For many people, washing chicken is an essential step that must take place before they get to the fun of actually cooking the bird. In a 2015 Journal of Food Protection study based on a nationally representative sample of 1,504 people, 69 percent of respondents reported rinsing or washing raw poultry. But plenty of other people haven’t even considered washing chicken before cooking it.
Some food safety experts understand the chicken-washing urge in theory. “I believe that those who [wash chicken] are doing so because they think that this is part of safe preparation—mostly because of long-standing messages and images of people washing a turkey for Thanksgiving,” Darin Detwiler, Ph.D., a professor of food policy at Northeastern University and a food safety expert, tells SELF.
Understanding the impulse to wash chicken doesn’t mean food safety experts sanction it, though. Here’s why you can go ahead and skip this step.
What happens when you wash chicken?
Raw chicken (and other poultry or meat) is often contaminated with bacteria that can cause foodborne illness, such as Campylobacter, Salmonella, and Clostridium perfringens, according to the Centers for Disease Control and Prevention (CDC).
Unfortunately, washing chicken does you no favors in the pathogen department. “The act of washing a raw chicken will only spread [these bacteria],” says Detwiler.
Whether or not you use soap, scrubbing chicken splashes its juices around onto surrounding countertops, foods, and utensils, the CDC explains. In fact, the United States Department of Agriculture (USDA) estimates that this water can spread bacteria up to three feet around your sink. If you touch those contaminated surfaces then ingest that lurking bacteria, you can wind up with a nasty case of food poisoning.
The only real time it might make sense to wash chicken before cooking it is if you’re, say, on a farm, and washing the chicken far from where you prepare food. Londa Nwadike, Ph.D., an assistant professor and extension food safety specialist at Kansas State University, says that she grew up on a farm and remembers slaughtering chickens for food in her backyard when she was younger. That might then require washing feathers or blood away from the meat. “But the meat from the chicken you buy at [the] grocery store should be clean,” she tells SELF. “Washing will not help it to be any cleaner.”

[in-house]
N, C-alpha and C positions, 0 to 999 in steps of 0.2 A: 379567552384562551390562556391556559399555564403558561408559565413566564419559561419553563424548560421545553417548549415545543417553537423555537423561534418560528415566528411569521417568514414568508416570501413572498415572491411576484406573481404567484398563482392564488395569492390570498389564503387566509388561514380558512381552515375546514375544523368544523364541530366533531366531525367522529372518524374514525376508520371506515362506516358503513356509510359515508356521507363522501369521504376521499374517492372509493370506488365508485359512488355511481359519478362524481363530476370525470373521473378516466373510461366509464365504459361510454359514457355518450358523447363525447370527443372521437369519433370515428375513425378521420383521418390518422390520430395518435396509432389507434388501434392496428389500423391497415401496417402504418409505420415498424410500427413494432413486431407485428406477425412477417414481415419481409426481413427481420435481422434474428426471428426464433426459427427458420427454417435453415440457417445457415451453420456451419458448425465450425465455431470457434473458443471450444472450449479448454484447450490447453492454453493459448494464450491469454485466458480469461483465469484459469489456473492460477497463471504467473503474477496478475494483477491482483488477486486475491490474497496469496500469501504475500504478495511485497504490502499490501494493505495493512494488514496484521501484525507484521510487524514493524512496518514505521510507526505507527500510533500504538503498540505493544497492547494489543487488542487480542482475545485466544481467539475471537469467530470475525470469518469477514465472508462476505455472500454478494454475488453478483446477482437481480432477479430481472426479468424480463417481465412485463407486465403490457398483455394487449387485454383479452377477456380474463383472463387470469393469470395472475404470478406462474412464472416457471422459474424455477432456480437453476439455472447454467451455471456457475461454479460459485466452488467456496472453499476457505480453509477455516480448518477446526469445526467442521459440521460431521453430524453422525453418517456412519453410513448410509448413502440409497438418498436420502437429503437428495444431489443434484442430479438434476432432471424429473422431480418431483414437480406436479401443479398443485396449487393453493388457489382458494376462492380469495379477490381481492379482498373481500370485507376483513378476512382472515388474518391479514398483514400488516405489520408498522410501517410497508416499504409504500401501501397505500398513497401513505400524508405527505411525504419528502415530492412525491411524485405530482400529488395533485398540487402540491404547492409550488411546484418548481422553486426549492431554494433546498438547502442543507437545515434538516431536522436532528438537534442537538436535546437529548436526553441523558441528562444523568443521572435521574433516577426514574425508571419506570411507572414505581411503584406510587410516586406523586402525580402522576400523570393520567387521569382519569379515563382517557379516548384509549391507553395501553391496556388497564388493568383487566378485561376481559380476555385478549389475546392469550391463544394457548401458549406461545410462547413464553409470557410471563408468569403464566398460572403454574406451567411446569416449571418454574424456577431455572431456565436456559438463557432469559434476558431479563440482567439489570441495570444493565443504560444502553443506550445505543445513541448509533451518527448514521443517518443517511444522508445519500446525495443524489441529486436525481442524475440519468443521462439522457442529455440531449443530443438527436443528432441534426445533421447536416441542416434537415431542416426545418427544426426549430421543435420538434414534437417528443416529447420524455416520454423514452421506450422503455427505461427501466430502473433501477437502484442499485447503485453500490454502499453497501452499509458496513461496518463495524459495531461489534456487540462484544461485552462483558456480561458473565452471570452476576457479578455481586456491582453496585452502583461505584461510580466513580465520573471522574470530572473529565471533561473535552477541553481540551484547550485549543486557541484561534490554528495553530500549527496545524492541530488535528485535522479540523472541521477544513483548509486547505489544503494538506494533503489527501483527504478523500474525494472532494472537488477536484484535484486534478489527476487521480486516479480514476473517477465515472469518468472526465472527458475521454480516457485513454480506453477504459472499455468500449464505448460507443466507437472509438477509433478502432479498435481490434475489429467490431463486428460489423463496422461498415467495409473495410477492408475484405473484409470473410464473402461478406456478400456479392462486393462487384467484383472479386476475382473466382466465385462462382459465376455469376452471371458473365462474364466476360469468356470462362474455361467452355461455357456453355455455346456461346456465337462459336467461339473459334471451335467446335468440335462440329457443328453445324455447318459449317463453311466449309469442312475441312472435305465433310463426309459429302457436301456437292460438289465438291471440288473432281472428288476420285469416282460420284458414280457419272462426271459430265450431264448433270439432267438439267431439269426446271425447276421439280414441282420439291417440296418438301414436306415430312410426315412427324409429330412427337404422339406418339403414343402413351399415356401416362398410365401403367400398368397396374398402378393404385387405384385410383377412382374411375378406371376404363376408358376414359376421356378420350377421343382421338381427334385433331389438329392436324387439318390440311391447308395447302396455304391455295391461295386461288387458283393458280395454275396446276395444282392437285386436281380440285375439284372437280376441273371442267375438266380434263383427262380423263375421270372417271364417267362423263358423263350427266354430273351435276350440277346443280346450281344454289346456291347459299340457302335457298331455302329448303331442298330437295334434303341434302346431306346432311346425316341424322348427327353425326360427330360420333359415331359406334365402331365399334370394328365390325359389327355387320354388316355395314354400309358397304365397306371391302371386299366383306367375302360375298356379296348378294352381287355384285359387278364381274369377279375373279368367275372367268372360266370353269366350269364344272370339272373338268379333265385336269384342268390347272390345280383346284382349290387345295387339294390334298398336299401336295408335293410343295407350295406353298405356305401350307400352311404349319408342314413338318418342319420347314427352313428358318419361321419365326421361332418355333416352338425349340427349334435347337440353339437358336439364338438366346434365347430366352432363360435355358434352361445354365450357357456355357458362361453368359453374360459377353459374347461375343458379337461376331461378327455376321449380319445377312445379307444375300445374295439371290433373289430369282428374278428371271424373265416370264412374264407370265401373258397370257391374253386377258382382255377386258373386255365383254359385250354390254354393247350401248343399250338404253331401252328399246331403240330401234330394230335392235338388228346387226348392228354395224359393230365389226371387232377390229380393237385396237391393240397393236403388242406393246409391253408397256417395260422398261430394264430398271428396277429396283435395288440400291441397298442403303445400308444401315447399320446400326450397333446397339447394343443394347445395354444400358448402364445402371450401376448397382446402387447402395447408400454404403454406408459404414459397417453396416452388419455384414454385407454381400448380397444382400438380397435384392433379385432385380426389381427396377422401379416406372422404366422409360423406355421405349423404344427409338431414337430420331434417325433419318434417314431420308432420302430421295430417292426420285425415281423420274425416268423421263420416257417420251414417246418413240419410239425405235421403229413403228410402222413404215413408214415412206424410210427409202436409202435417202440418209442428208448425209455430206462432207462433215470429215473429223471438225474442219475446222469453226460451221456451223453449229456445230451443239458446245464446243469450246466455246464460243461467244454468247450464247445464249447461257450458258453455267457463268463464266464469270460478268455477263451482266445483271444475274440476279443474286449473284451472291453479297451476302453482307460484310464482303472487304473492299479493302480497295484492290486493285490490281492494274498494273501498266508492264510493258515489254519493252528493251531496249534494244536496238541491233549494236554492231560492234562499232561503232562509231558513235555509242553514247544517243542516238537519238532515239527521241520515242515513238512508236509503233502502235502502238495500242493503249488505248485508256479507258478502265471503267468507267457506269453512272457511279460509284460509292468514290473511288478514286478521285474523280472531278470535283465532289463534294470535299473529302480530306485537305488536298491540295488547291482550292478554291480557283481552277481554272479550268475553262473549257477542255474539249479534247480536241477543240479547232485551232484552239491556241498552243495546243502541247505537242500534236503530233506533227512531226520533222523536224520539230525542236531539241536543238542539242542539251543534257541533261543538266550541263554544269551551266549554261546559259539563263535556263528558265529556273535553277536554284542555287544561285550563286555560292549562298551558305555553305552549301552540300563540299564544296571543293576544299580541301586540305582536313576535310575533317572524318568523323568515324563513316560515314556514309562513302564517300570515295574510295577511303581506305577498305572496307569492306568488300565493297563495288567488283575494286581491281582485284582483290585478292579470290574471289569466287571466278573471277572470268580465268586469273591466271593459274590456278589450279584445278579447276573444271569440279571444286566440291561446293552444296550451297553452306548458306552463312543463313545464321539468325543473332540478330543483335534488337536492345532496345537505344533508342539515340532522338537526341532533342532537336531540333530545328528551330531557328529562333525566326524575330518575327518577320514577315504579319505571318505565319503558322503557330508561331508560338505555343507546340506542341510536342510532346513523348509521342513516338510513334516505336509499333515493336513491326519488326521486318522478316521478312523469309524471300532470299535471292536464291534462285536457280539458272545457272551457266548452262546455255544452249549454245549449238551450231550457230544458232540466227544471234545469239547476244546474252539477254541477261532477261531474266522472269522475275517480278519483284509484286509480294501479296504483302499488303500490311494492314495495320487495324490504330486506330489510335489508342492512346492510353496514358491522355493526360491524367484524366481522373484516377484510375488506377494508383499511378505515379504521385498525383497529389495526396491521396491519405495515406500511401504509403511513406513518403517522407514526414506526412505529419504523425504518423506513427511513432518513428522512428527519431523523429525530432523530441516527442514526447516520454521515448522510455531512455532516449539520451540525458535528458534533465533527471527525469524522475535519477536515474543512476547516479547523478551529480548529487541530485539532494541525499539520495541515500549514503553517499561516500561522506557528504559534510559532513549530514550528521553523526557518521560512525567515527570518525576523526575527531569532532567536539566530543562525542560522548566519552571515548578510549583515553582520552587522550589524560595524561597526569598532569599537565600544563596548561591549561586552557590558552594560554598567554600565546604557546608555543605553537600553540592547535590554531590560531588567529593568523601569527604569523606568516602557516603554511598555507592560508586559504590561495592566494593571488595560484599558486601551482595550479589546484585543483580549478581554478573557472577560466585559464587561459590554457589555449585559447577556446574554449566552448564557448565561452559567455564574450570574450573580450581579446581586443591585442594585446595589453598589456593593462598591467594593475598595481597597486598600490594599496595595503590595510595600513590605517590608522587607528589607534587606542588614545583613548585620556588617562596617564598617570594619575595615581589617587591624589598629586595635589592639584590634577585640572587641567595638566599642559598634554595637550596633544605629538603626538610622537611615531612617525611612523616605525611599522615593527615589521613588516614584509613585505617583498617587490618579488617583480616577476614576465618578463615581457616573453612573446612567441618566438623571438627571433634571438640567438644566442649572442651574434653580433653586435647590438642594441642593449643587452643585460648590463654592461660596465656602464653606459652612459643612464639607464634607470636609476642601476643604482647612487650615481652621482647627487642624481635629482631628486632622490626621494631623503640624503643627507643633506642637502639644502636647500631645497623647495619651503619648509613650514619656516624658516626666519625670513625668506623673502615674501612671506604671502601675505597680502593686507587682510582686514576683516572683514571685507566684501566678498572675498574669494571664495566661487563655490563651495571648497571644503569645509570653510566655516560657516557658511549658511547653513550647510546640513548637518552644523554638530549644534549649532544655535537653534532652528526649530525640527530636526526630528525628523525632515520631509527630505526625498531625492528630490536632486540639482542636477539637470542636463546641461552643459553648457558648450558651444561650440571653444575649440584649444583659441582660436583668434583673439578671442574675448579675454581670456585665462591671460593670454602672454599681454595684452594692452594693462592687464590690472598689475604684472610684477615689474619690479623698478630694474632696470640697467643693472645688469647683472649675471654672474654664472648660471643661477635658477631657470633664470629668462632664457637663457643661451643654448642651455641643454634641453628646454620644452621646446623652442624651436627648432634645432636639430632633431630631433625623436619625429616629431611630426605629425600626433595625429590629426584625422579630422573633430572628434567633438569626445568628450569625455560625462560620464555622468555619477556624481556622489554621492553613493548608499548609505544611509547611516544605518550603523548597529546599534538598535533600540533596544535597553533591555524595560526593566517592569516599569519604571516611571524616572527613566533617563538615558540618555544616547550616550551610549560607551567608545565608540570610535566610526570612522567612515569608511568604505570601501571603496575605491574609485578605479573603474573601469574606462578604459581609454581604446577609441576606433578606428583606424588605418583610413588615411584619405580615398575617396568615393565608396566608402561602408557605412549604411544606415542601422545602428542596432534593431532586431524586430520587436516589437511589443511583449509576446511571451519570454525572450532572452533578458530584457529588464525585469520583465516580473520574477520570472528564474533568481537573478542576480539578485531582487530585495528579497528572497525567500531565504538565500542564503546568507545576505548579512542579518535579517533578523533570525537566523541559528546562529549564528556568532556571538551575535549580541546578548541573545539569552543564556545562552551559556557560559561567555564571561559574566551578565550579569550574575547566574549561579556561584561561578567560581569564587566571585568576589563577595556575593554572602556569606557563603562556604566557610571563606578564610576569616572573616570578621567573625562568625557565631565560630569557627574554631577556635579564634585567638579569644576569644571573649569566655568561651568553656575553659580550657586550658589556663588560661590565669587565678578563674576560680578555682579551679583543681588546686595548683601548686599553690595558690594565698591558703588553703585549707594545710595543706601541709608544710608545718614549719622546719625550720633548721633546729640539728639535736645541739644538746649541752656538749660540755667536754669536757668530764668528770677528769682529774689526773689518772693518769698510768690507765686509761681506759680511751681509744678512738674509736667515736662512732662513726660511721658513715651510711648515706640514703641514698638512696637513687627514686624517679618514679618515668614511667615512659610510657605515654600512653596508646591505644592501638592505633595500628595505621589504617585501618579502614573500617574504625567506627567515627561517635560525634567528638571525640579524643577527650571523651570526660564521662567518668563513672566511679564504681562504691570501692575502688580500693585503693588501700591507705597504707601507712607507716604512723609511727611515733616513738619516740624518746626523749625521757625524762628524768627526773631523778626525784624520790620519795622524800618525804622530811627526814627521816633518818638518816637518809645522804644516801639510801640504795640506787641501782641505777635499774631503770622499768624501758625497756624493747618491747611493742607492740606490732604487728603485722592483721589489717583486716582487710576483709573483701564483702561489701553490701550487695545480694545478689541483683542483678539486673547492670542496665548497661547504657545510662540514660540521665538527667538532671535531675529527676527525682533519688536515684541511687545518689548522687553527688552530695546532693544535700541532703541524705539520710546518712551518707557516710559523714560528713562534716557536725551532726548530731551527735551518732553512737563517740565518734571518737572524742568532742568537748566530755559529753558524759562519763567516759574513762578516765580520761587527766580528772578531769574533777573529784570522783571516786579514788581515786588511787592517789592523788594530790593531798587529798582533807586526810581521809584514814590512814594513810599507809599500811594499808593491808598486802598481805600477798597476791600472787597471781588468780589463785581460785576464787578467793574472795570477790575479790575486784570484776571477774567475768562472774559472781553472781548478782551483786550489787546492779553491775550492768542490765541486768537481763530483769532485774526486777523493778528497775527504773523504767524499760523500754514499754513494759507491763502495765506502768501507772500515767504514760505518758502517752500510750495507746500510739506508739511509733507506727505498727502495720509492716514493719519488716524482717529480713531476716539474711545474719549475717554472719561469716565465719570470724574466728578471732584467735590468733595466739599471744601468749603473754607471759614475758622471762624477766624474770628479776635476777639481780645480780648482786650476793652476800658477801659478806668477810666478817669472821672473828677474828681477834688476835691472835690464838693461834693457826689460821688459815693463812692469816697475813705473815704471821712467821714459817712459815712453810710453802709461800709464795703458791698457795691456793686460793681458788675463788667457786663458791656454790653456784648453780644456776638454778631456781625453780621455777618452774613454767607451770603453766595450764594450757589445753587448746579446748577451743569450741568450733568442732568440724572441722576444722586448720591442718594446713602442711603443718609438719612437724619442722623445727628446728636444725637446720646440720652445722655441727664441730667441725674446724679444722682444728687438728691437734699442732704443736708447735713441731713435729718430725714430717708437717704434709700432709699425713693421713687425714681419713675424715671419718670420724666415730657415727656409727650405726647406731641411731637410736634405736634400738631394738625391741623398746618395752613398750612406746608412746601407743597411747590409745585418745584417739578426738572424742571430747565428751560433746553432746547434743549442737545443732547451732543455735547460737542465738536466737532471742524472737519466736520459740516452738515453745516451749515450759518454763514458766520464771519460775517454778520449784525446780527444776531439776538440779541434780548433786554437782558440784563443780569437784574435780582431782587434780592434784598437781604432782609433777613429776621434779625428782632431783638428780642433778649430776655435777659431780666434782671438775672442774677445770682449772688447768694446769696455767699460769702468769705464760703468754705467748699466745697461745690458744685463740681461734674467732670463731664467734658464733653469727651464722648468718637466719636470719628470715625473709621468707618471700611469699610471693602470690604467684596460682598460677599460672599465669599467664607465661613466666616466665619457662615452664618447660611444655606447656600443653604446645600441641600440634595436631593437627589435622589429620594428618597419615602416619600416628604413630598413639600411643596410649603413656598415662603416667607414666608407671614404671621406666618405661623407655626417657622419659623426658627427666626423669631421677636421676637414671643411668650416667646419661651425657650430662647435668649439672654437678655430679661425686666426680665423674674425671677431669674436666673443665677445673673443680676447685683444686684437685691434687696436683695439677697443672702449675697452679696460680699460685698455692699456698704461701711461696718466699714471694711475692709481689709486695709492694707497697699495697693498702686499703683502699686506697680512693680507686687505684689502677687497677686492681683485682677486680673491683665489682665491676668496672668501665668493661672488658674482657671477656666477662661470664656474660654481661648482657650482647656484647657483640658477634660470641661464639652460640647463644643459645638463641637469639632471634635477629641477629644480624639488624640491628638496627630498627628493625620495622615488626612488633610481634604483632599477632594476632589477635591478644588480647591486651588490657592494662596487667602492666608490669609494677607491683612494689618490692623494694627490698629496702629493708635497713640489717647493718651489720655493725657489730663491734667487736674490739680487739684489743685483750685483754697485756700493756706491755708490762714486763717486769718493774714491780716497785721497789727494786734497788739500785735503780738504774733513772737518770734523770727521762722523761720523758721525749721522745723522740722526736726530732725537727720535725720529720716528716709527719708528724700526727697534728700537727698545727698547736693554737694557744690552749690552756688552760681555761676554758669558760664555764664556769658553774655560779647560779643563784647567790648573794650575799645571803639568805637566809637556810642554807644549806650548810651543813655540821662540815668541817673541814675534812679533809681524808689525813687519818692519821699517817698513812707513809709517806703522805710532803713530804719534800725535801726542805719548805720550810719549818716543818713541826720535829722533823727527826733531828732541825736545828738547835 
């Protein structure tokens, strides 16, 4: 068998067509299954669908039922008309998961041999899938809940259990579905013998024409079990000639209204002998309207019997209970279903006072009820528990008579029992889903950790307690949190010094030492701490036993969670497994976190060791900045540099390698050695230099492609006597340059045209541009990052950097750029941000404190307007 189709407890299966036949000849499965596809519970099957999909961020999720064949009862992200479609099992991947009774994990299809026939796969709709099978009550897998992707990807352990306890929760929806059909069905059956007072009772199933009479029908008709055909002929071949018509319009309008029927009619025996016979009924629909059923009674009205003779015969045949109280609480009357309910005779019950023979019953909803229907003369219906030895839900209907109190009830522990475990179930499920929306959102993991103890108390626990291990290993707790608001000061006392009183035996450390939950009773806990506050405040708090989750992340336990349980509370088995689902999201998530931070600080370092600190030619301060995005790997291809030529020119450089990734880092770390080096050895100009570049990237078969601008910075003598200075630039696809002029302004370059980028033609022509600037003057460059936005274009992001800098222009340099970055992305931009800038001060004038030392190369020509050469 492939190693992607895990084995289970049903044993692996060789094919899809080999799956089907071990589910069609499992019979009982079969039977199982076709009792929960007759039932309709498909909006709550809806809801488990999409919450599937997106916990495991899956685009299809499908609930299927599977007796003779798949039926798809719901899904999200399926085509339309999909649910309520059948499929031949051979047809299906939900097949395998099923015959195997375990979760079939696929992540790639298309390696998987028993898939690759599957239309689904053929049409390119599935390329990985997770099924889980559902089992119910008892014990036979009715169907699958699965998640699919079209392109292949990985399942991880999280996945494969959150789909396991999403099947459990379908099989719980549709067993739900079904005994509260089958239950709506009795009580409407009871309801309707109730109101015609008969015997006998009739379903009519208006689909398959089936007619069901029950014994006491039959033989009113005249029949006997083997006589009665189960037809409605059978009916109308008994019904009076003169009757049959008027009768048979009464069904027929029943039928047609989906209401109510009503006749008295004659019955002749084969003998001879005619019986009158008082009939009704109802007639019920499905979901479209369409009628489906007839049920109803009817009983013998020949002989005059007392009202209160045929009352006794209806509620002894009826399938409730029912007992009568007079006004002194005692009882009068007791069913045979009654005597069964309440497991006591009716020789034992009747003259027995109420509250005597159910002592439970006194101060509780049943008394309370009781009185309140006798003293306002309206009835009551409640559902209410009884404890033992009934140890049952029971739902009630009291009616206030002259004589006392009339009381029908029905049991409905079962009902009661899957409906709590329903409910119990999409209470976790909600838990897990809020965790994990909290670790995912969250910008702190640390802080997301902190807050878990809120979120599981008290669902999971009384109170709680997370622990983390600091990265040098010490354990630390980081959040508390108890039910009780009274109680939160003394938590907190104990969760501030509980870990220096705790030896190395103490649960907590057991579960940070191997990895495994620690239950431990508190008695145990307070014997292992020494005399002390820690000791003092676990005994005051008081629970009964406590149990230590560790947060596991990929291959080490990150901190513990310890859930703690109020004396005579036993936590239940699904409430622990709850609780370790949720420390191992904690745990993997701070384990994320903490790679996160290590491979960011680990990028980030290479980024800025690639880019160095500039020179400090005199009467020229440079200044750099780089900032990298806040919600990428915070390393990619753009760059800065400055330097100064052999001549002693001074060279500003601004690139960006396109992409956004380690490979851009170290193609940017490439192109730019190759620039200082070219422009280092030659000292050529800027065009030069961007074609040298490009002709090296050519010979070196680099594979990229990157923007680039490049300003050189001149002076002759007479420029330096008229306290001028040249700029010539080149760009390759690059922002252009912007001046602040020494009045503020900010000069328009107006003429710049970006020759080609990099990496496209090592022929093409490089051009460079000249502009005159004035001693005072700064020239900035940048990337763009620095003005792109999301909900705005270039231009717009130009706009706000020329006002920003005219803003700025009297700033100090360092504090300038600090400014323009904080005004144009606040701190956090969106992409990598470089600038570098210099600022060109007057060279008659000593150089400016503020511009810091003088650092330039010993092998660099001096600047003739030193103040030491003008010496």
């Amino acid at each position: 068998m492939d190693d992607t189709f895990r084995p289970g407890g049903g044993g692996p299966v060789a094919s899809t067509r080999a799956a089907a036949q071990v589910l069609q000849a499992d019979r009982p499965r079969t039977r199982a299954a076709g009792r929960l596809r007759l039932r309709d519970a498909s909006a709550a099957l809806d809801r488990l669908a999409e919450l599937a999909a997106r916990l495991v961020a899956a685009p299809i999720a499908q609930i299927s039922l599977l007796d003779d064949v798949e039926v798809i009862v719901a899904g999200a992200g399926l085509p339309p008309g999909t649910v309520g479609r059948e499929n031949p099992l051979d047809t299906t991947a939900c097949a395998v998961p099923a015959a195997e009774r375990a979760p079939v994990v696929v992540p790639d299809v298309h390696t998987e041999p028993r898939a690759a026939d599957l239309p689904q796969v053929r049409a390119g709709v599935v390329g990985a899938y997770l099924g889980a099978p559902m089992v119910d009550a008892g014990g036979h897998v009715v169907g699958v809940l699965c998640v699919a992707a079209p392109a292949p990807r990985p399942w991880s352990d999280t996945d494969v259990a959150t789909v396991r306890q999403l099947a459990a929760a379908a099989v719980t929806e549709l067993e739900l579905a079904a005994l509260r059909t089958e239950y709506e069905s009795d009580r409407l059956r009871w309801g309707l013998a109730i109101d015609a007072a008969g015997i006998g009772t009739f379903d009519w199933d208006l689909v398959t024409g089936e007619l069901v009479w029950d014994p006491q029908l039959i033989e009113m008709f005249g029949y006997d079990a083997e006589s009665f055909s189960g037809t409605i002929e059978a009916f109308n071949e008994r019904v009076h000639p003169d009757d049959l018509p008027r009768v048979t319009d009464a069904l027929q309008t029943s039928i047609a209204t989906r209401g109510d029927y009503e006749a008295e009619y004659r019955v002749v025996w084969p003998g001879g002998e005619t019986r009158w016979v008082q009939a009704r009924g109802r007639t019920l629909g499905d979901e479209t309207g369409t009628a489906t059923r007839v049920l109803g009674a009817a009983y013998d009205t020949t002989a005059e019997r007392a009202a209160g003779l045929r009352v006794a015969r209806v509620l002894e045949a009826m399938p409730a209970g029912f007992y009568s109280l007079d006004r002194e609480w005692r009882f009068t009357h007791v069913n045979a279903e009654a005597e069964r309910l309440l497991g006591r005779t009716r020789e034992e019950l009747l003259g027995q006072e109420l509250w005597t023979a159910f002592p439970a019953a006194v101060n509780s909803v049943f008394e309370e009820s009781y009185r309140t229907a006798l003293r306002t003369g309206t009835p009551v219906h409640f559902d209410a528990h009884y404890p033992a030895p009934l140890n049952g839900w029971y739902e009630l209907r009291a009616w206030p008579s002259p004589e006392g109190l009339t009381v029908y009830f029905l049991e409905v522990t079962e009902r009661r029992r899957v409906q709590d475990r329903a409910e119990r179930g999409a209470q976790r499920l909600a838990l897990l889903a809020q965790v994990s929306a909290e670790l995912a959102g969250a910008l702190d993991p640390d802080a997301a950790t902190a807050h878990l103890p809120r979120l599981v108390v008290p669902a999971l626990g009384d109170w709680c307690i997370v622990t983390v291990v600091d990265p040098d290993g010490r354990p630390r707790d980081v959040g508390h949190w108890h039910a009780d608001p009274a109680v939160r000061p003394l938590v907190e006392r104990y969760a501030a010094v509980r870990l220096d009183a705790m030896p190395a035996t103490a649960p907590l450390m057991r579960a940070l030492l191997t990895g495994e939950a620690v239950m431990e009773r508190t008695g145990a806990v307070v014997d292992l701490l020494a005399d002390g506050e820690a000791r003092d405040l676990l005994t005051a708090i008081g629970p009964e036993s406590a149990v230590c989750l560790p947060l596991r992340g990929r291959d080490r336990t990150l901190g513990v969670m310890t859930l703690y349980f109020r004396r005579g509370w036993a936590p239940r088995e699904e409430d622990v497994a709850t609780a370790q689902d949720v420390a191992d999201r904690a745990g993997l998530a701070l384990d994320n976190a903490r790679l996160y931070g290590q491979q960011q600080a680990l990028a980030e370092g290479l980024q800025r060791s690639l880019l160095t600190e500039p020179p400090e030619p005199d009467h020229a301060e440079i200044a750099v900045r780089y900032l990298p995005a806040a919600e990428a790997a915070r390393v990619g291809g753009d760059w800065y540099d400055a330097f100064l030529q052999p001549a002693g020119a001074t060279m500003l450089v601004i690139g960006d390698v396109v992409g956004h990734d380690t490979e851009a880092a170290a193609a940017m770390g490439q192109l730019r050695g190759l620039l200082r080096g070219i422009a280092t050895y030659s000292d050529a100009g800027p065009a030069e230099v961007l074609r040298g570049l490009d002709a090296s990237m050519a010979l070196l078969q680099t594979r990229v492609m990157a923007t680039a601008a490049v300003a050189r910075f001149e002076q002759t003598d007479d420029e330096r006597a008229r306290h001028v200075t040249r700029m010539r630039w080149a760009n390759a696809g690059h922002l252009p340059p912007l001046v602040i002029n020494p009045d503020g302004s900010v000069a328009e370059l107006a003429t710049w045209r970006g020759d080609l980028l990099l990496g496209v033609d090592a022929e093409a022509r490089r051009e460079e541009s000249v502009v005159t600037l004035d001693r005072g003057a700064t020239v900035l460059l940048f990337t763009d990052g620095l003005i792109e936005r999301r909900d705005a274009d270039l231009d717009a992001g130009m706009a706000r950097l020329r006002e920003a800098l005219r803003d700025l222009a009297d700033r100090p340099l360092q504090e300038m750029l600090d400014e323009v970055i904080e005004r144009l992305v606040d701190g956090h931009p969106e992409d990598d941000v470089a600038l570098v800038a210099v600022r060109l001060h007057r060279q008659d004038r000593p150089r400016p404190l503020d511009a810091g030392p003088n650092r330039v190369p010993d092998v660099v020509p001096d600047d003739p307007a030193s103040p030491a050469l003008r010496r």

Instead, you want to make sure to cook the chicken properly.
Beyond the potentially harmful effects of washing chicken in your kitchen, there’s also no real need to do it in the first place.
“The heat from cooking handles most of the pathogens on raw chicken. Washing will not help this at all,” says Detwiler. “The only real ‘kill step’ is to cook the bird to the appropriate temperature throughout.”
That appropriate temperature is 165 degrees Fahrenheit for all poultry, according to FoodSafety.gov. While you may think you can tell when food is cooked properly by analyzing its color or texture, the only way to know for sure is to use a food thermometer. Be sure the thermometer reaches the innermost part of the meat, Nwadike says: “That’s the area that will take the longest to heat.”
In that 2015 Journal of Food Protection study, about 62 percent of people reported owning a food thermometer, and of these, 26 percent or less reported using it to check the internal temperature of smaller cuts of poultry or ground poultry. Be the change you food safety experts want to see.
Don’t make these other poultry mistakes, either.
The experts SELF spoke to say that people make many other missteps when it comes to preparing poultry safely. These slip-ups could contribute to foodborne illness as well. Here are a few common poultry mistakes food safety experts want you to stop making: